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Toronto Declaration

By 88 Generation Conference  •  July 5, 2013

On the occasion of the 25th Anniversary of Burmese Democracy Movement, the most elaborate ’88 Generation Conference’ was held from June 28 to June 30, 2013 in Toronto, Canada. Over a hundred 88 Generation activists attended from U.S, Canada, and Asia. A number of prominent 88 Generation activists from Burma also participated via the Skype.

The Conference thanks the Government of Canada, especially Prime Minister Stephen Harper, Minister Jason Kenney, and Canadian political leaders including Liberal Party Leader Justin Trudeau and chairperson of Parliamentary Friends of Burma (PFOB), for sending messages in honor of the Conference. We also appreciate Ms. Lois Brown, Parliamentary Secretary for International Cooperation, for her attendance and effort to deliver Prime Minister’s and Minister’s messages. We especially thank the Government of Canada for making a stunning announcement in the opening session of the Conference to recognize an 88 Generation activist for promoting Canada’s role in support of the Burmese Democracy Movement with a ‘Diamond Jubilee Medal’.

This historic conference, the first of its kind in Canada, yet being the biggest and the most celebrated one, was organized by a committee consists of individual activists, members of Burmese Student’s Democratic Organization (BSDO) and Canadian Friends of Burma (CFOB), with the objectives of 1) a reunion of 88 Generation in exile, 2) a reflection of a 25-year journey of the struggle for democracy in Burma, and 3) seeking resolutions based upon common ground for future endeavors. In a show of solidarity, this Conference is also held in conjunction with a similar ’88 Generation Conference’ that is taking place from July 5 to 7, 2013 in Fort Wayne, Indiana, U.S.

Participants in the Conference addressed contemporary and compelling issues of Burma by categorizing into four different panel discussions held at Toronto City Hall from June 29th to 30th.  The following are common ground and positions of majority of participants in the Conference:

Political Development and Challenges Ahead:

  • We are determined to continue the effort for national reconciliation, peace, and a genuine federal union of Burma;
  • We believe that the amendment of the 2008 Constitution must be the fundamental key to the current political reform process;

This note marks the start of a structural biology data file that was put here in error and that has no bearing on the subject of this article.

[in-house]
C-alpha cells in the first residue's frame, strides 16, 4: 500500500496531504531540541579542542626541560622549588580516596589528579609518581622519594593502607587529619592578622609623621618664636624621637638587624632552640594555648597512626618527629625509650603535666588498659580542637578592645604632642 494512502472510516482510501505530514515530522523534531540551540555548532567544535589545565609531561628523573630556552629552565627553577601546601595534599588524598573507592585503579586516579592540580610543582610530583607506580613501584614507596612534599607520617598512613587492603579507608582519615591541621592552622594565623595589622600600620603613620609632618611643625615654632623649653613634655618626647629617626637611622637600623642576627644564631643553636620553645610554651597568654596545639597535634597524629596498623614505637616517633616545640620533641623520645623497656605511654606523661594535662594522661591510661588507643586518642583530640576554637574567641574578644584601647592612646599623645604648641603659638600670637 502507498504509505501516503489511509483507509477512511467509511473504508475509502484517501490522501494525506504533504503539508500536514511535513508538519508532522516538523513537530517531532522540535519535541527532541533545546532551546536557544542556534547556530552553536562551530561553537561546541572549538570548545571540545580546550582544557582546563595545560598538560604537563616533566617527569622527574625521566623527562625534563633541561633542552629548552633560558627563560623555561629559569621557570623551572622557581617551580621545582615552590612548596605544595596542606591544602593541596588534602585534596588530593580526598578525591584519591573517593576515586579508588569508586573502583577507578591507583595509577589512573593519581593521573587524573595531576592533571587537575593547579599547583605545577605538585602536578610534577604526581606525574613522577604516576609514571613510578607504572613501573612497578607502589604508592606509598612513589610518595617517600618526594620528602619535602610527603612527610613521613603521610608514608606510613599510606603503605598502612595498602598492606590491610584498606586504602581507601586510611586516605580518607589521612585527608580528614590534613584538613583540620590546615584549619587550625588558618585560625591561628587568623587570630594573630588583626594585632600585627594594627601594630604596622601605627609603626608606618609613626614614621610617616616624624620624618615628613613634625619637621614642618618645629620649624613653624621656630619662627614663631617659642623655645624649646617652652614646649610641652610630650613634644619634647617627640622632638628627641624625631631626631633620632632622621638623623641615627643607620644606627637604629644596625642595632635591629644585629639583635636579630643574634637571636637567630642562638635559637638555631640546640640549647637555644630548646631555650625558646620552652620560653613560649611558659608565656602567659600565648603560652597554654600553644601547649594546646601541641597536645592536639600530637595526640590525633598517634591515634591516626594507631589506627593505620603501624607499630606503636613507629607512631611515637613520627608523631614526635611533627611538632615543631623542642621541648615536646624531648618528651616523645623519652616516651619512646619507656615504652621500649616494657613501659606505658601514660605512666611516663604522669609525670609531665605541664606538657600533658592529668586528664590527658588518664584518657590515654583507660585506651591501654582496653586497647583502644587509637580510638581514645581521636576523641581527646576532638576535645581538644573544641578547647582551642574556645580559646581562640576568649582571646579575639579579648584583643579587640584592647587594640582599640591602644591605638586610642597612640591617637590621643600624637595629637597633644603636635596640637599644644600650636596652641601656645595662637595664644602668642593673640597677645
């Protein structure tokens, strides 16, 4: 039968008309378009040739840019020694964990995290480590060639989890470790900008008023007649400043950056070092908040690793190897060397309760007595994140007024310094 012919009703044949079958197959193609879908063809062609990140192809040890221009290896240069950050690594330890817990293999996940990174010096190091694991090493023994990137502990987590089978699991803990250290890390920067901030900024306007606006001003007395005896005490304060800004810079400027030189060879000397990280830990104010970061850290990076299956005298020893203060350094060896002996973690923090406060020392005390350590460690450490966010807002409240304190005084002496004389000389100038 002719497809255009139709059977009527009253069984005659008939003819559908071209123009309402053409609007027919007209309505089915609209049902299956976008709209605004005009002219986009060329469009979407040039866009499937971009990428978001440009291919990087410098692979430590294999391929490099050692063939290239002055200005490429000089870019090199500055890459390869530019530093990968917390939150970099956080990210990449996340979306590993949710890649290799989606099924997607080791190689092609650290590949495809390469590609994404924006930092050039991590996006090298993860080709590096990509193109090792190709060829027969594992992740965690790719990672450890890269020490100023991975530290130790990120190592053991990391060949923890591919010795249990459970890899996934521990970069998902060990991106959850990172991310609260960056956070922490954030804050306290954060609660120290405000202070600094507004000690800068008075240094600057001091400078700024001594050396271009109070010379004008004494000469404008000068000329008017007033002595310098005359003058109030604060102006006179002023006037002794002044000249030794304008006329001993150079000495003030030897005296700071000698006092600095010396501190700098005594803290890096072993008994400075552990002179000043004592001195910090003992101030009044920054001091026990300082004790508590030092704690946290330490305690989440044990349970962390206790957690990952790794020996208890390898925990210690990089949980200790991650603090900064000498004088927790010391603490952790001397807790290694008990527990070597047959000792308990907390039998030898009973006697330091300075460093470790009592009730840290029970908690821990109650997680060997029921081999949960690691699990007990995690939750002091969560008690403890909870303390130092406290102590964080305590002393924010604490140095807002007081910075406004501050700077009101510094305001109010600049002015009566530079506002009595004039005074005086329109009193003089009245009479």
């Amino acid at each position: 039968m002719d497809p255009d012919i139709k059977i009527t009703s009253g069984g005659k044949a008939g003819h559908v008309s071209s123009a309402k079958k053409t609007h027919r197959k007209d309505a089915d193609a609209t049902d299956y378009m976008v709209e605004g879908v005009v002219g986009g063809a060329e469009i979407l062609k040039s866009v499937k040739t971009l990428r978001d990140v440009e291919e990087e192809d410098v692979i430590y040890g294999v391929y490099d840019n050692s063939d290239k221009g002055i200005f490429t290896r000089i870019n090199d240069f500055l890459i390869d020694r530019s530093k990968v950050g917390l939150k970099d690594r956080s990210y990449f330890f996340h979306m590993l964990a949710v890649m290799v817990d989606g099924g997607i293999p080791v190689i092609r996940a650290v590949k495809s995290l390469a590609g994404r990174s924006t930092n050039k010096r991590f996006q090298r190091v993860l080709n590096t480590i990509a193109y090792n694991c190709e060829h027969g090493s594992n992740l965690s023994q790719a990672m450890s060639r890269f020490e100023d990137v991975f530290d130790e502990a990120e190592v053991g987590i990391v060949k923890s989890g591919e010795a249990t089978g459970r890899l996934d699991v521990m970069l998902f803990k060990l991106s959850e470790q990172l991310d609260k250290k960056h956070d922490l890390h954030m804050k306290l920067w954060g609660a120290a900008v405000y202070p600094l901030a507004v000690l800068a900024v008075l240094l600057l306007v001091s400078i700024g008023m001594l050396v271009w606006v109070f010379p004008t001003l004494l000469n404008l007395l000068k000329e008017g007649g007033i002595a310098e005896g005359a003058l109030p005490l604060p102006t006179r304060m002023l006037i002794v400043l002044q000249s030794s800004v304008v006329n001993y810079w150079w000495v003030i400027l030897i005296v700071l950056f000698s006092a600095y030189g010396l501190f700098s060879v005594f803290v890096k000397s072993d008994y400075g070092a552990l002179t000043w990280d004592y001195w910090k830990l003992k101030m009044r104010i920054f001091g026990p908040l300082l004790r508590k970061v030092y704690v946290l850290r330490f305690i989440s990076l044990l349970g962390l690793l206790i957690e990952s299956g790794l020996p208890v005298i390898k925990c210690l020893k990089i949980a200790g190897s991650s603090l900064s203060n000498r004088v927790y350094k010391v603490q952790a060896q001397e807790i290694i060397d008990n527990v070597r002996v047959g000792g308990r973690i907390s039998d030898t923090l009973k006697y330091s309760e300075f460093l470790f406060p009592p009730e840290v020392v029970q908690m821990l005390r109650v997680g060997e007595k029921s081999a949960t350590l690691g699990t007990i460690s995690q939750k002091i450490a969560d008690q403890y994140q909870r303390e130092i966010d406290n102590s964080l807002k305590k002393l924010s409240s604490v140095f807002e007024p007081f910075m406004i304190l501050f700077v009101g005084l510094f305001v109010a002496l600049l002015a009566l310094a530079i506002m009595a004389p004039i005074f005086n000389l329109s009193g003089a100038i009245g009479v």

• We have decided that we would try to monitor the process of 2015 elections in Burma by seeking an official monitoring status;
  • We call for a general amnesty that is essential part of the ongoing reform process;
  • We believe that reform must be synchronized in politics, economics and management;

Economic Development:

  • We believe that peace is the necessity for economic development and improvement in infrastructure and electricity is the primary of the economic development in Burma;
  • And enhancement of small enterprises is a way to minimize economic monopoly and cronyism;
  • We clearly see that agricultural-based Burma’s economy would not be able to improve unless issues of land grabbing with unjust laws are justly handled;
  • We put an emphasis on socially and environmentally responsible investment and encourage foreign investments that create jobs and employment.

Ethnic Nationalities:

  • We recognize the important role of ethnic minorities in the Burmese Democracy Movement and their moral and material support, especially to thousands of 88 students and activists who reached to their revolution areas after the brutal military crackdowns in 1988;
  • We believe that there is a need to build a genuine federal union of Burma based on equality and self-determination;
  • We believe that there is an urgent need to call for a nation-wide ceasefire for peace and national reconciliation;
  • We urge a mechanism of resource sharing, especially for poverty reduction and improvement of education in the ethnic minority areas;
  • A national seminar similar to the ‘Panglong’ should be held among Burmese democratic forces and ethnic minorities;

The role of 88 Generation:

  • We salute, recognize, and record those who sacrificed their lives in the democracy movement;
  • We call for a mutual recognition and understanding between 88 Generation inside and in exile;
  • We call for a legal status of Student Union in Burma and would support the construction effort of historic student union building that was demolished in July 8, 1962 by the military regime;
  • We are committed to support ongoing capacity building of civil society organizations in Burma and a mechanism for remaining family members of those who sacrificed their lives.
  • Therefore, we recommend a setup of ’88 Generation Fund’ to provide a tangible support and create ’88 Generation Freedom and Democracy Medal’ to honor those who paid their lives in the struggle for freedom and democracy in Burma.
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